We got to experience some of the beauty and wildness of the country over an extended weekend. Deon had to check out some drilling action so we decided to see some of this land linked up to that.
We started out from Kampala on Friday morning full of expectation and a little hassled. The hassle grew about half way to our first stop – Hamid, the driver, and a pedestrian came a little too close to each other. The pedestrian had run out from behind a truck, stopped, looked like he was going to return and then did not. Hamid was going slowly at the time but in the back of the suv I could feel a thump. I was too scared to climb out when Deon ran over to assist. But the walker sat up, no blood but lots of dust. We saw him to a doctor, got coke for all to treat shock, and then dealt with the hassles. Within 30 seconds there was a crowd of about 50 onlookers, and the Mzungu effect was noticeable. The police were called, and we had to give statements and do a lot of paperwork. All this took 2 hours, and cost our driver 100 000Sh (about R300) to pay to the pedestrian for damages. Yip, the driver had to pay the pedestrian for his stupidity. Aaaai.
We were eventually on the road again and spent the next two pleasantly uneventful nights in Kibale forest area. It was WONDERFUL waking up to rain in a rainforest and feeling the power of trees that have stood forever keeping watch over all. We did a walk with a guide in a wetland and saw an amazing range of birds and primates. We did not see chimps but saw 8 other types of primates! The guide was very knowledgeable and spent great time with us. The community is trying a lot to keep themselves growing, which was great to see.
The bird above is great blue turaco – such a wonderful sight!
Tea plantations after Fort Portal. The red-headed colobus, most commonly found in the area around the Bigodi swamps.
An amazing experience was walking through clouds of butterflies – the photo simply does not capture it. Uganda’s butterflies are the most amazing I have seen ANYWHERE in the world – they will get a blog dedicated to them soon! Next is a black-winged turaco. He gave us a delightful show.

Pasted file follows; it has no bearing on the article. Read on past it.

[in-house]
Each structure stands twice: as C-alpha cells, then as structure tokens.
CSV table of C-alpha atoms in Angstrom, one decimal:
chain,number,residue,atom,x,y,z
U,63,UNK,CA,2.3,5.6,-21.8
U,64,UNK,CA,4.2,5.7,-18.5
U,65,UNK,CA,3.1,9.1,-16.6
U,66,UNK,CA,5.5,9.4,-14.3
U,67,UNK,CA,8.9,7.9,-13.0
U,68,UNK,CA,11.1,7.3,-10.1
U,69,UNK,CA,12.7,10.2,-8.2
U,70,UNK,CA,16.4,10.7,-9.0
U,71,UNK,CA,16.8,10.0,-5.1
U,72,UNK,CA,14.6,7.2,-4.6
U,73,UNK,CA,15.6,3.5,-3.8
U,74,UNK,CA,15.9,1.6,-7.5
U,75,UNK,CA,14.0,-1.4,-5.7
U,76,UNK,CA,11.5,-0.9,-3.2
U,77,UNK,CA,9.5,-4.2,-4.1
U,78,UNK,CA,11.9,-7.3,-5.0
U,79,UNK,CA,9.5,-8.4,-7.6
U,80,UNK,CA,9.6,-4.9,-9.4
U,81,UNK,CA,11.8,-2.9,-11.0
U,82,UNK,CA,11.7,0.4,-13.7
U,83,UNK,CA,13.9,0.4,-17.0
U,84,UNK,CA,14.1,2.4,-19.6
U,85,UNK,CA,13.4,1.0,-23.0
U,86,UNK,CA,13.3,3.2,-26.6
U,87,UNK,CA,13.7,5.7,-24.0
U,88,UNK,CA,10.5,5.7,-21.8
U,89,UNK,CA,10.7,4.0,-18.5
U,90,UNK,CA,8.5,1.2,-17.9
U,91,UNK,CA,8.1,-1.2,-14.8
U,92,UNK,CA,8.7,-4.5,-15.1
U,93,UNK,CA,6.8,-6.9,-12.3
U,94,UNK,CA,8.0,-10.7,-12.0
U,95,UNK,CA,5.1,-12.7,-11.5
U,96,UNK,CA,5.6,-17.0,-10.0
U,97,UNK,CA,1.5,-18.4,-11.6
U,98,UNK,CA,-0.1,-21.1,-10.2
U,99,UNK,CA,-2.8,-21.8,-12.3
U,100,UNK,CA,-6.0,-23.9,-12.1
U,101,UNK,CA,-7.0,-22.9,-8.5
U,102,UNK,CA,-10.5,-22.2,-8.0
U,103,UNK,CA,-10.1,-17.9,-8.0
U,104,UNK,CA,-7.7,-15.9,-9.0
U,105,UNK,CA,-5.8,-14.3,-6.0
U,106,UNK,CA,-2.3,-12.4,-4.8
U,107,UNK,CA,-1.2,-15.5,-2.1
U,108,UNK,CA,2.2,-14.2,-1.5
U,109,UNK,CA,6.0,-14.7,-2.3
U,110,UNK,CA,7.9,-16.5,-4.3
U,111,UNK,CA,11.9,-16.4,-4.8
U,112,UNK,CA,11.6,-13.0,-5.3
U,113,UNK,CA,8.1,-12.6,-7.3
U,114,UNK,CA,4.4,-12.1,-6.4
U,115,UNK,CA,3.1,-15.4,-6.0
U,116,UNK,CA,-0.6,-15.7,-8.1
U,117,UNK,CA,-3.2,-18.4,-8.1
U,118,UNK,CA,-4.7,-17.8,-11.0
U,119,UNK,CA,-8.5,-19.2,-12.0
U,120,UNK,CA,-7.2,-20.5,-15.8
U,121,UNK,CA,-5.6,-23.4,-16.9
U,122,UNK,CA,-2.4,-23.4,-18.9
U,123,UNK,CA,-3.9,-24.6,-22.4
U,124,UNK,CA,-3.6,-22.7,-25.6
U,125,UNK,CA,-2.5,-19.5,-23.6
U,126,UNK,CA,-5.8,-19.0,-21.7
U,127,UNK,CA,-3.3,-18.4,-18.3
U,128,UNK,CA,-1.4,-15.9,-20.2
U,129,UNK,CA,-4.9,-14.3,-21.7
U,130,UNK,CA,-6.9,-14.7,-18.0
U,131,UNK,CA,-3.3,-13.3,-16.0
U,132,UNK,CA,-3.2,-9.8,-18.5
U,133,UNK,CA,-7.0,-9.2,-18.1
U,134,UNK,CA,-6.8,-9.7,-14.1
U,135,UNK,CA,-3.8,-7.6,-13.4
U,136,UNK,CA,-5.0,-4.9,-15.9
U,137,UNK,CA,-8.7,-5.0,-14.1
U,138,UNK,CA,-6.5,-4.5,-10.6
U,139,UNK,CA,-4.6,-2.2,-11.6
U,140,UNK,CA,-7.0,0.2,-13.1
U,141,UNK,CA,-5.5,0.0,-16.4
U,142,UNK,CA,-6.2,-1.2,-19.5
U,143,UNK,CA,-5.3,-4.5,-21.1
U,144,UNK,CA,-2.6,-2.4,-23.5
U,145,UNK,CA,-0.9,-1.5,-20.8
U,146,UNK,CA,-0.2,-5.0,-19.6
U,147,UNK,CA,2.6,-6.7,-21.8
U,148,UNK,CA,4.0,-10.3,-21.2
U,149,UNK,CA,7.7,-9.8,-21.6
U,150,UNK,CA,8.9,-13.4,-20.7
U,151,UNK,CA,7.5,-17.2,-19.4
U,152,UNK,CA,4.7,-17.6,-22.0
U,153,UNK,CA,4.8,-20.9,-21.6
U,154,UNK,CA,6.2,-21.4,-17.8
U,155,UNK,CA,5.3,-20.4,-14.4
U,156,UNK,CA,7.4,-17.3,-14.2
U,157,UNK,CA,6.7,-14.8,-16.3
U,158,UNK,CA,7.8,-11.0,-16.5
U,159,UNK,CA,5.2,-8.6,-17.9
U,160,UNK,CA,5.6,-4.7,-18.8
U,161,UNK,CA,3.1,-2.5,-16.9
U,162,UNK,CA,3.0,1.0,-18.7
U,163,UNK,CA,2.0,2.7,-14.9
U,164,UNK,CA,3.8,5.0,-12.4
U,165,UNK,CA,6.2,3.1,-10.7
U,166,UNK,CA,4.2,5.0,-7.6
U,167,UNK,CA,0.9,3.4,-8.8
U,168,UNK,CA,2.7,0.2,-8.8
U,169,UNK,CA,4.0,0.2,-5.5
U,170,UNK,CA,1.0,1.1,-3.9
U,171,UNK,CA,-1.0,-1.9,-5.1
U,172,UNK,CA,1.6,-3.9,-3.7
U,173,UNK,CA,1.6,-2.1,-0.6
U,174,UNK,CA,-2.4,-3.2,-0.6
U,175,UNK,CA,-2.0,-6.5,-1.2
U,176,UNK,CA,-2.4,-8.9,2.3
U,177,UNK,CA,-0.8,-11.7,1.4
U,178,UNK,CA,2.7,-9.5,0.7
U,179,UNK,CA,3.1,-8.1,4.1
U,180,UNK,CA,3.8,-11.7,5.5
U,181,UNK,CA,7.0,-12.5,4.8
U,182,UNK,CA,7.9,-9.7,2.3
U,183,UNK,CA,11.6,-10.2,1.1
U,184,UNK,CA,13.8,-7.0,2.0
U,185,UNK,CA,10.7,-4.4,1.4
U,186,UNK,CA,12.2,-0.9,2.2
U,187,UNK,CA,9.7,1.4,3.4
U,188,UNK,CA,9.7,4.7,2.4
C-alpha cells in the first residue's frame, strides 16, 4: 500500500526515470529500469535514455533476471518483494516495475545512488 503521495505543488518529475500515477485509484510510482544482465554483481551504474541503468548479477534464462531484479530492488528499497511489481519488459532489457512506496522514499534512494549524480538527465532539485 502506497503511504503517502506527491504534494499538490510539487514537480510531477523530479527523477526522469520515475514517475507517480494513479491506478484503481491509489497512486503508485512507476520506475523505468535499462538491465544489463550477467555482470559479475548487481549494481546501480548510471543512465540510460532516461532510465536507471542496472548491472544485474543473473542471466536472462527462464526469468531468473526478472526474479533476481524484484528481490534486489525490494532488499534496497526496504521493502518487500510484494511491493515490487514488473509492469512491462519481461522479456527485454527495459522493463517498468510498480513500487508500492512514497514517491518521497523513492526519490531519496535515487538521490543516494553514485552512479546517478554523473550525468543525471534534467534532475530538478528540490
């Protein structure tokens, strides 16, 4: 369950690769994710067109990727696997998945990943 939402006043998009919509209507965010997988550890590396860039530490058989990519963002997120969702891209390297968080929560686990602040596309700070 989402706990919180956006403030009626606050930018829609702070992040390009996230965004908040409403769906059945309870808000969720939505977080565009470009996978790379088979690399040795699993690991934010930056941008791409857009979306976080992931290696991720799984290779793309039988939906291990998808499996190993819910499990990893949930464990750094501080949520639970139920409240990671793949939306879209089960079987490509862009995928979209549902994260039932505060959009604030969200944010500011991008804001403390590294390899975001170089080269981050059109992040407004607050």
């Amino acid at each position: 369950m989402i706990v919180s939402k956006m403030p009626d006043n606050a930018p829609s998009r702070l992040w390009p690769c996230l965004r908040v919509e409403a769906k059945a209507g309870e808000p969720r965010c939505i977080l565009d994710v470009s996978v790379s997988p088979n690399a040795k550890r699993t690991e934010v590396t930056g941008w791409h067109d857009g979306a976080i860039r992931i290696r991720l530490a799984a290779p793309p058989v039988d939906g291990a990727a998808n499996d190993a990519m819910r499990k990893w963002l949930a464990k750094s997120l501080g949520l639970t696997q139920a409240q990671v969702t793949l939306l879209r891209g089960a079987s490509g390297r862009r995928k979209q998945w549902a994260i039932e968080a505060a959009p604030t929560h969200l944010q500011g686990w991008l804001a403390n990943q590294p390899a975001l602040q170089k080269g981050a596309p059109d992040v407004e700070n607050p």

Overall, over 50 bird species seen in one walk, 28 were lifers. This in the middle of the day. Wonderful!
One of the amazing views along the way was of several crater lakes, as this area is full of a volcanic history. These are often so beautiful ,serene and a special sight. This one here was about 400 m across, had a number of banana trees around and looked great for a swim! (we held ourselves in check, though!)
We made our way on to Queen Elizabeth National Park with booking made far too far for our time allowance. We did make a quick stop on the Equator: One just MUST stop at these landmarks and pull a pose!
We were not too sure of where we would stay the night – I had made bookings but it turned out to be rather far so we decided to treat ourselves to a special night at Mweya Lodge, the main larny spot in QENP. What a special place this is! The lodge is set high on a ridge looking over the Kazinga channel, which joins Lake George and Lake Edward. The area is dry, with numerous candelabra ‘trees’ (naboom) and some extensive plains of grassland. The game viewing is not as remarkable as in Kruger Park – the diversity of mammals is not nearly as extensive and the area is substantially smaller. But the mood and ‘wow factor’ of the lodge was truly amazing. The waterways are packed with lazing buffalos, hippos and a good amount of elephant. We took a boat trip along the channel – we saw about 60 bird species on this trip alone! The close-up experiences with hippo (one of whom got very upset with us and tried to fight with the boat-scary!), kingfishers and a range of other life-forms will stay with us forever.